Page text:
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5 Myths Behind the Rosa Parks Story

By Hope Imaka – EMTV Online

 Rosa Parks, was an African-American Civil Rights Movement activist, dubbed “the first lady of civil rights”, and “the mother of the freedom movement”, by the United States Congress.

On December 1st, 1955, in Montgomery, Alabama, Rosa Parks refused to obey bus Driver James Blake’s order to give up her seat in the coloured section to a white passenger, after the white section was filled. 

This sparked a bus boycott by the African American community.

Rosa’s stand that afternoon further pushed the movement for the wall of segregation to be brought down.

However, as time passed these 60 years, the facts about that day slowly turned into fables, to portray a lesson throughout histrory.

Here are five myths about what happened that first evening of December in 1955.

1. Rosa Parks sat in the whites-only section of the bus.

Rosa Parks did not sit in the whites-only section of the bus.

In fact she had sat in the middle 16 seats that run on a first-come-first-serve basis.

Montgomery municipal buses each had 36 seats. The first 10 were reserved for whites only.

The last 10 seats were theoretically reserved for blacks, whilst the middle where Rosa Parks sat, were more or less integrated, where the bus driver is able to retain his authority to rearrange seats in preference of whites being attended to.

Parks was sitting in an aisle seat on the front row of this middle section. To her left, across the aisle, were two black women. To her right, in the window seat, was a black man.

2. If Rosa Parks had not moved, a white passenger would not have had a place to sit.

A few minutes later, when the bus reached the third stop in front of the Empire Theatre, several white passengers boarded, and driver James E. Blake (1912–2002) noticed a white man standing near the front. He called out for the four black passengers in Parks’ row to move to the back, where they would have to stand, as all of the seats were now taken.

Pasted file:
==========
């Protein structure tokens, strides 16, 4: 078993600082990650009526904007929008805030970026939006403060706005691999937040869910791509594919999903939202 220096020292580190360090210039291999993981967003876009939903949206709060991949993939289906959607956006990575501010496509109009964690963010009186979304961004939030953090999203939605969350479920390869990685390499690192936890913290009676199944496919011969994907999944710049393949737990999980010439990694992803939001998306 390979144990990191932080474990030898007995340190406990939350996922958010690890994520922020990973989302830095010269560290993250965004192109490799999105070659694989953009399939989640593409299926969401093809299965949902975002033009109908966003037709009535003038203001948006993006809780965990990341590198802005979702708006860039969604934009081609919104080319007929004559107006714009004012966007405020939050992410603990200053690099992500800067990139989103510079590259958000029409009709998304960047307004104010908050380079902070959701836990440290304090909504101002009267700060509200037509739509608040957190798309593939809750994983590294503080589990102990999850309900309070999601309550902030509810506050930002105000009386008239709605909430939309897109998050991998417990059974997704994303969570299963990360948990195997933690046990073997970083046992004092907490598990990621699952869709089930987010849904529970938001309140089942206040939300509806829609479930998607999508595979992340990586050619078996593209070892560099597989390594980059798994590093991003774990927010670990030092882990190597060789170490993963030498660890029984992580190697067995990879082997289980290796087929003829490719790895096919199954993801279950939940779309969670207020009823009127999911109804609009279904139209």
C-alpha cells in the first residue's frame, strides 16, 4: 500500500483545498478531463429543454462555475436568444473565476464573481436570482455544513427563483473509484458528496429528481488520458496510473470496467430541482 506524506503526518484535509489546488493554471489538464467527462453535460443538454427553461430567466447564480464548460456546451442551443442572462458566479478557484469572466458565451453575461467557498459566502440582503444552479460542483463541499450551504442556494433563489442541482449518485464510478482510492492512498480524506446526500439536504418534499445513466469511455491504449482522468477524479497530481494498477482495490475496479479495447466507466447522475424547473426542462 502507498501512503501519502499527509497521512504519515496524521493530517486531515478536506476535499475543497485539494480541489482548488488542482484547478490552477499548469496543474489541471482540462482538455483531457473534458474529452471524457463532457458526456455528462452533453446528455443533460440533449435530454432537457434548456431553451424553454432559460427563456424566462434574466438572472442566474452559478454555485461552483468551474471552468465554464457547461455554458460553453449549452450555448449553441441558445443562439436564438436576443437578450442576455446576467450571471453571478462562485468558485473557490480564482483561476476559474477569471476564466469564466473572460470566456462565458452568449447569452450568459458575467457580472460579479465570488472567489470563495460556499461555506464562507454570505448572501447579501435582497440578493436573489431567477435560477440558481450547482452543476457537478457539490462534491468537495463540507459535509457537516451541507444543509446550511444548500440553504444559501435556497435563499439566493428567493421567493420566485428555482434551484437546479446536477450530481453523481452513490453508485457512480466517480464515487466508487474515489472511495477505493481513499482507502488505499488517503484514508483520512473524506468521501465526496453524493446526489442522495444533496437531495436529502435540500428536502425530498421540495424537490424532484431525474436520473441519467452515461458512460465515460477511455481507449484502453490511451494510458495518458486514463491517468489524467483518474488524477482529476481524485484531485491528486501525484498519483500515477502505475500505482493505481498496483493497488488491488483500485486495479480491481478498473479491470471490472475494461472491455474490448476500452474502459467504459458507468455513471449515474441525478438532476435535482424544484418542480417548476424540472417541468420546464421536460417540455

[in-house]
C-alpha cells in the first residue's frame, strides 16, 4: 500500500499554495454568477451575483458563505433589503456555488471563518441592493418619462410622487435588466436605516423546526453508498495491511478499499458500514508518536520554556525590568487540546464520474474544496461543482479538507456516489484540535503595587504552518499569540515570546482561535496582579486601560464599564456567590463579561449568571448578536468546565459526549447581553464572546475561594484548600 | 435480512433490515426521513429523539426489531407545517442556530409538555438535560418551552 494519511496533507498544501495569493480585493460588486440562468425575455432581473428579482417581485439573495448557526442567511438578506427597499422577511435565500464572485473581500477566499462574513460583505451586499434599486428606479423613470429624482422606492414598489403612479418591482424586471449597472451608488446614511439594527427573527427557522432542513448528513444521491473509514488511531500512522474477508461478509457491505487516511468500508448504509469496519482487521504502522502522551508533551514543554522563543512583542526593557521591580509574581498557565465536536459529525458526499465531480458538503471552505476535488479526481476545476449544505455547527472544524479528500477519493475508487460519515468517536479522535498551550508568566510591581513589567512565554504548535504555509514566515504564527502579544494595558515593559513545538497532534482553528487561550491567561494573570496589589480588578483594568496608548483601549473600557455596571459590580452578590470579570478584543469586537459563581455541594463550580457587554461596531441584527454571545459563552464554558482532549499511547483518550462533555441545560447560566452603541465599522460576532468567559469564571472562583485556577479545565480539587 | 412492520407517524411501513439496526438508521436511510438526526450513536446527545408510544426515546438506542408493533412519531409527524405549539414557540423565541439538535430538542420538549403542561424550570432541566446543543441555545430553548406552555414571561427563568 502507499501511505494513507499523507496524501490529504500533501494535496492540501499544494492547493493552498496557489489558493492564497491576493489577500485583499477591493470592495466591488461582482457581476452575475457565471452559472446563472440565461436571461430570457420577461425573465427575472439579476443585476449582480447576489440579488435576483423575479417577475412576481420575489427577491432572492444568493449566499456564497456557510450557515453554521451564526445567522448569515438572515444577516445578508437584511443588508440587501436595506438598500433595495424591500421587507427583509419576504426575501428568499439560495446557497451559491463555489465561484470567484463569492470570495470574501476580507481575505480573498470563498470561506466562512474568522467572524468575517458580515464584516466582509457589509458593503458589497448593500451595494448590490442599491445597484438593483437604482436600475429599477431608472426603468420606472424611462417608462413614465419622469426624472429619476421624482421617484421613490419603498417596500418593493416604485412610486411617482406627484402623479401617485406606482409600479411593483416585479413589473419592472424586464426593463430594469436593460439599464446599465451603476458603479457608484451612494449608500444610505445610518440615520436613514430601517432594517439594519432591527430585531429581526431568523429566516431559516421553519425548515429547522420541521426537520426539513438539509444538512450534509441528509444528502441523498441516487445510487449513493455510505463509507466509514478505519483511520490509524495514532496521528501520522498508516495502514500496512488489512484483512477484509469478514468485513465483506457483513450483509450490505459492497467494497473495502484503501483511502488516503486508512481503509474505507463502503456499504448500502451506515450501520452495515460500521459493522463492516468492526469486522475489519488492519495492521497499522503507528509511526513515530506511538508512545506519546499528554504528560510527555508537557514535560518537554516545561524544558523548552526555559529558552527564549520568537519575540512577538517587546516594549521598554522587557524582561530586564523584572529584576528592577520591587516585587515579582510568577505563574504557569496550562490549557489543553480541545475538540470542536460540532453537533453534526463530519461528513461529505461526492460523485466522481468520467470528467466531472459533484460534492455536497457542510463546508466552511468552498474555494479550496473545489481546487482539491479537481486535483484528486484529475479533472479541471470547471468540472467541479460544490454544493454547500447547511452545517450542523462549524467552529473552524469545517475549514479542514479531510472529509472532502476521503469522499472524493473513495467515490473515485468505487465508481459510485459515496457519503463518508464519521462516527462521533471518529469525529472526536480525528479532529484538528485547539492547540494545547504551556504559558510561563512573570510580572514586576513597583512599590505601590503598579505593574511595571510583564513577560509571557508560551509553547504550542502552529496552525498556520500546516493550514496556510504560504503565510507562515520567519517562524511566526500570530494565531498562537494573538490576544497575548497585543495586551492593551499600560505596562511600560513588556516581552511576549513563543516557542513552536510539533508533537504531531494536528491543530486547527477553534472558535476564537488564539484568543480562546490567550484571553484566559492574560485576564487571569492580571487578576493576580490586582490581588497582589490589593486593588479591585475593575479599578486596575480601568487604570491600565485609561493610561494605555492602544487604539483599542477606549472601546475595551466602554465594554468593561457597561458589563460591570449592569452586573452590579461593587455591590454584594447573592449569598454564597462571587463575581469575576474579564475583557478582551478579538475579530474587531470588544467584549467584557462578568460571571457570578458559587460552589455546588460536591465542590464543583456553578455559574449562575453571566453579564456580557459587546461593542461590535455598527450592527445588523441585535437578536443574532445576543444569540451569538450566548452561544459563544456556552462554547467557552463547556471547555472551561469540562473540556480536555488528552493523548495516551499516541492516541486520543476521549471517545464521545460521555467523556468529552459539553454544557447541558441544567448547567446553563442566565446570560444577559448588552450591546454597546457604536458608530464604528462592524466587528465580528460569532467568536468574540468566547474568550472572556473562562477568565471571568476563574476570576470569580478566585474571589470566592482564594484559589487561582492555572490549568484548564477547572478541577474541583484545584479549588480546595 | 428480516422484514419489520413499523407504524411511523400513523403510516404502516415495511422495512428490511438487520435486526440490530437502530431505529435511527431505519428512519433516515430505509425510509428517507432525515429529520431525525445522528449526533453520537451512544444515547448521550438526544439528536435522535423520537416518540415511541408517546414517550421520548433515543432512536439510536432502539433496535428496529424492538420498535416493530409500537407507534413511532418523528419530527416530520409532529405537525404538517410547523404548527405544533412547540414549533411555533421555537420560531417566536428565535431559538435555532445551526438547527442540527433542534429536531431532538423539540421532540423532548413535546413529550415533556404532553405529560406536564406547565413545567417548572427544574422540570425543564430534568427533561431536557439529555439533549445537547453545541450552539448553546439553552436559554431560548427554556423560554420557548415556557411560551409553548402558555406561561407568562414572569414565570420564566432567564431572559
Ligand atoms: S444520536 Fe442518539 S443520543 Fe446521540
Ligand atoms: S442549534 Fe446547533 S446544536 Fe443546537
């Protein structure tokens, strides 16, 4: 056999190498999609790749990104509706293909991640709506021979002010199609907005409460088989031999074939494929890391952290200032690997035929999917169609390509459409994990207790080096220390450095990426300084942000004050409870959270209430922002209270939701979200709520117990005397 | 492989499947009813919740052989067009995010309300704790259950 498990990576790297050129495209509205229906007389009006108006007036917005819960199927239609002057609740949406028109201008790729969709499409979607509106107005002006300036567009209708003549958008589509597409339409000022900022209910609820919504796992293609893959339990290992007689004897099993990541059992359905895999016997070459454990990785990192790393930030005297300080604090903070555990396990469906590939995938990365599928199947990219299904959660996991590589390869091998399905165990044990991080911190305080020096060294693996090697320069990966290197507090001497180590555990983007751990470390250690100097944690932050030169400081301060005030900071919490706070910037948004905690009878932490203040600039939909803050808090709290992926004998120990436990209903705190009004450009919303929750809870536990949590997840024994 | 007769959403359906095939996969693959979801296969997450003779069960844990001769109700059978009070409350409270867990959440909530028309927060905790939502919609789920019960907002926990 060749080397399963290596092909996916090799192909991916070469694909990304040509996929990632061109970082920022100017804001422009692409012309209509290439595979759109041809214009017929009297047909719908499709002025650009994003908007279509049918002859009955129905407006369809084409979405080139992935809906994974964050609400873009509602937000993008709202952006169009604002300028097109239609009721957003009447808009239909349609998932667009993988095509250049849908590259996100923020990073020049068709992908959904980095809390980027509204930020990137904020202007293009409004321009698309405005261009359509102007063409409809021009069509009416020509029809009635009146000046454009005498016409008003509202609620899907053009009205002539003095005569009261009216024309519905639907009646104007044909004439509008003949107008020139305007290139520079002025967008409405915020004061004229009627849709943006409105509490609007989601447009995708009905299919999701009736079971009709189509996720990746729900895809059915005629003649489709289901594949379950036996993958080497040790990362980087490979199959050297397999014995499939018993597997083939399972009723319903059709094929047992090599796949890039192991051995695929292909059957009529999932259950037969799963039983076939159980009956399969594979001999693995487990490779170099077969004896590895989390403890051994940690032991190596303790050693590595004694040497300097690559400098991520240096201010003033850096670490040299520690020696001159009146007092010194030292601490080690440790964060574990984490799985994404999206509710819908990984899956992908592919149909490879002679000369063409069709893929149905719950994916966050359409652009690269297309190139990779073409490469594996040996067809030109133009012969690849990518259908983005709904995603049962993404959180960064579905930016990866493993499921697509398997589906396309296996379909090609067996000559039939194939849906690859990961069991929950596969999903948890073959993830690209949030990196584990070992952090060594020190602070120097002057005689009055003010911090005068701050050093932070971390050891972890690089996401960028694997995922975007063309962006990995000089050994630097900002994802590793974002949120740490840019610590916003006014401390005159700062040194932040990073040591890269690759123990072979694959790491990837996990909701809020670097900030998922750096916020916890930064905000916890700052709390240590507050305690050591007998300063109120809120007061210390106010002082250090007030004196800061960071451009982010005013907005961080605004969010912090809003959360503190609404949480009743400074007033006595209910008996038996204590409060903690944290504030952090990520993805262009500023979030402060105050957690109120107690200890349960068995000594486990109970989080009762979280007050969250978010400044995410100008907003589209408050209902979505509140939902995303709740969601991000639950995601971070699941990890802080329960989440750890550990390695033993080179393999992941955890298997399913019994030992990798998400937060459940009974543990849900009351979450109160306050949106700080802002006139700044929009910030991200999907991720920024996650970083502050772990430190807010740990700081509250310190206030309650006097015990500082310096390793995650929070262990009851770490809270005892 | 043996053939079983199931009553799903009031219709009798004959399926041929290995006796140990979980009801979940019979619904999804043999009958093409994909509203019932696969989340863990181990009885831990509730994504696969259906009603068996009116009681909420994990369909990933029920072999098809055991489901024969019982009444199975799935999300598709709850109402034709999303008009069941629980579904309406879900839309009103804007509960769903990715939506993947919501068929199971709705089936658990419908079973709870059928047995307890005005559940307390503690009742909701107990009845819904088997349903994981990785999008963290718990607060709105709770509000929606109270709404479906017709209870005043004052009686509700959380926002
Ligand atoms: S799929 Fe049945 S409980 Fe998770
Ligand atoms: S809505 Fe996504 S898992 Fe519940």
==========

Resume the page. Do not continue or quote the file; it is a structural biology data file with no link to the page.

Whilst the three men in Parks’ row reluctantly proceeded to the back of the bus, Parks however, calmly refused explaining that her decision to remain seated in the row would not harm the white passenger in any way, and that there were more than enough seats for him to choose from.

3. This was Rosa Parks’ first conflict with that bus driver.

Prior to this incident, Rosa Park had in fact gotten involved in a tussle with Blake the bus driver in November of 1943.

For the next 12 years after this incident, Parks had avoided boarding his bus.

If Rosa Parks had been paying attention, she never would have gotten on the bus driven by the tall, blond, 43-year-old Blake. He had a reputation for spitting his tobacco juice, using derogatory language toward black passengers (and black women in particular) and making black passengers pay their fare in the front of the bus but re-enter in the rear, only to pull away before they could get back on.

But on Dec. 1, 1955, she absentmindedly boarded without noting that she was once again entering a bus driven by Blake. It proved to be a serendipitous mistake.

4. Rosa Parks refused to stand up because she was tired.

Parks sought to set the record straight:

“People always say that I didn’t give up my seat because I was tired, but that isn’t true. I was not tired physically, or no more tired than I was at the end of a working day…. No, the only tired I was, was tired of giving in.”

To attribute her action to fatigue would have pointed to weakness rather than to the source of her strength. She insisted that the power to love her enemies came from God: “God has always given me the strength to say what is right.”

5. Rosa Parks was the first black woman to exercise civil disobedience on a Montgomery bus.

Nearly nine months before Rosa Parks’ famous arrest, 15-year-old Claudette Colvin was arrested on a Montgomery bus for refusing to yield her seat to a white passenger. She refused to move, began yelling about her constitutional rights and had to be physically removed from the bus by police officers.

Although Colvin’s actions would not be the precipitating factor in the bus boycott, they did inspire Parks, who served as an activist and secretary with the Montgomery NAACP.

When the Supreme Court upheld the ruling on Dec. 20, 1956, ordering Alabama to end radicalized bus segregation, so ended the remarkable 381-day bus boycott by the black citizens of Montgomery, which had begun the Monday after Parks’ arrest.

 The mugshot and finger-printing images often used to illustrate stories about her stand on the bus were actually taken months afterward, after she had presented herself for arrest when Montgomery criminalised the carpools that the city’s black community was using to orchestrate the bus boycott. The bus image meanwhile was staged at a later date; the man sitting in the seat behind her is a reporter.

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